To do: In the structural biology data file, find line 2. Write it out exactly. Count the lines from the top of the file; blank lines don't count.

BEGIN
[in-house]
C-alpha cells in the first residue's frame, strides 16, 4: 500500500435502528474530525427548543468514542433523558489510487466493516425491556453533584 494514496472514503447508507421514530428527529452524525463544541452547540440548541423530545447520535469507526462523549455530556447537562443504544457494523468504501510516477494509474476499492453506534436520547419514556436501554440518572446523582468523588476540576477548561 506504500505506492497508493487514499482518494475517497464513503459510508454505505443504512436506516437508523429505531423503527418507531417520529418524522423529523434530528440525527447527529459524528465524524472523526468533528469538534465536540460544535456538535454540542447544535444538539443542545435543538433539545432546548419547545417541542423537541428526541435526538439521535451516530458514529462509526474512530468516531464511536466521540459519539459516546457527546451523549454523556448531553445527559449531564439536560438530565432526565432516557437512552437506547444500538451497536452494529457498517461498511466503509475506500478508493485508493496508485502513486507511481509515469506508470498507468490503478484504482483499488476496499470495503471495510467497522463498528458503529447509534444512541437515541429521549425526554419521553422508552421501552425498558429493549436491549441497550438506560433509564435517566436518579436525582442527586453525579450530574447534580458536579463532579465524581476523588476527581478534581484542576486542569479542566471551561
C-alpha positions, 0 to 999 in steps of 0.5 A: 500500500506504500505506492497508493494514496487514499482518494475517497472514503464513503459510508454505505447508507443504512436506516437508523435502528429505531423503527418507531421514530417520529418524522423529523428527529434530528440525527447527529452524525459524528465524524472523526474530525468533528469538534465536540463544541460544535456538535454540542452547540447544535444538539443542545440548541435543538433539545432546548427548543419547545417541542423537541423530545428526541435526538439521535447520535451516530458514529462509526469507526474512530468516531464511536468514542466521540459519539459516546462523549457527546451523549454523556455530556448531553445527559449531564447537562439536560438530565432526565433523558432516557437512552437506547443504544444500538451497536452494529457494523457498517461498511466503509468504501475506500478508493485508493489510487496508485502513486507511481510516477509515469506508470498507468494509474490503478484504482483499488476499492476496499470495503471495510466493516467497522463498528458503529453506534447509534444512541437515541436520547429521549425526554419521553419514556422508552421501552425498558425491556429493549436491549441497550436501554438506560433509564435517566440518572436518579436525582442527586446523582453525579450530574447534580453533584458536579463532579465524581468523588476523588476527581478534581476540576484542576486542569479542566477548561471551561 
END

C-alpha cells in the first residue's frame, strides 16, 4: 500500500435502528474530525427548543468514542433523558489510487466493516425491556453533584 494514496472514503447508507421514530428527529452524525463544541452547540440548541423530545447520535469507526462523549455530556447537562443504544457494523468504501510516477494509474476499492453506534436520547419514556436501554440518572446523582468523588476540576477548561 506504500505506492497508493487514499482518494475517497464513503459510508454505505443504512436506516437508523429505531423503527418507531417520529418524522423529523434530528440525527447527529459524528465524524472523526468533528469538534465536540460544535456538535454540542447544535444538539443542545435543538433539545432546548419547545417541542423537541428526541435526538439521535451516530458514529462509526474512530468516531464511536466521540459519539459516546457527546451523549454523556448531553445527559449531564439536560438530565432526565432516557437512552437506547444500538451497536452494529457498517461498511466503509475506500478508493485508493496508485502513486507511481509515469506508470498507468490503478484504482483499488476496499470495503471495510467497522463498528458503529447509534444512541437515541429521549425526554419521553422508552421501552425498558429493549436491549441497550438506560433509564435517566436518579436525582442527586453525579450530574447534580458536579463532579465524581476523588476527581478534581484542576486542569479542566471551561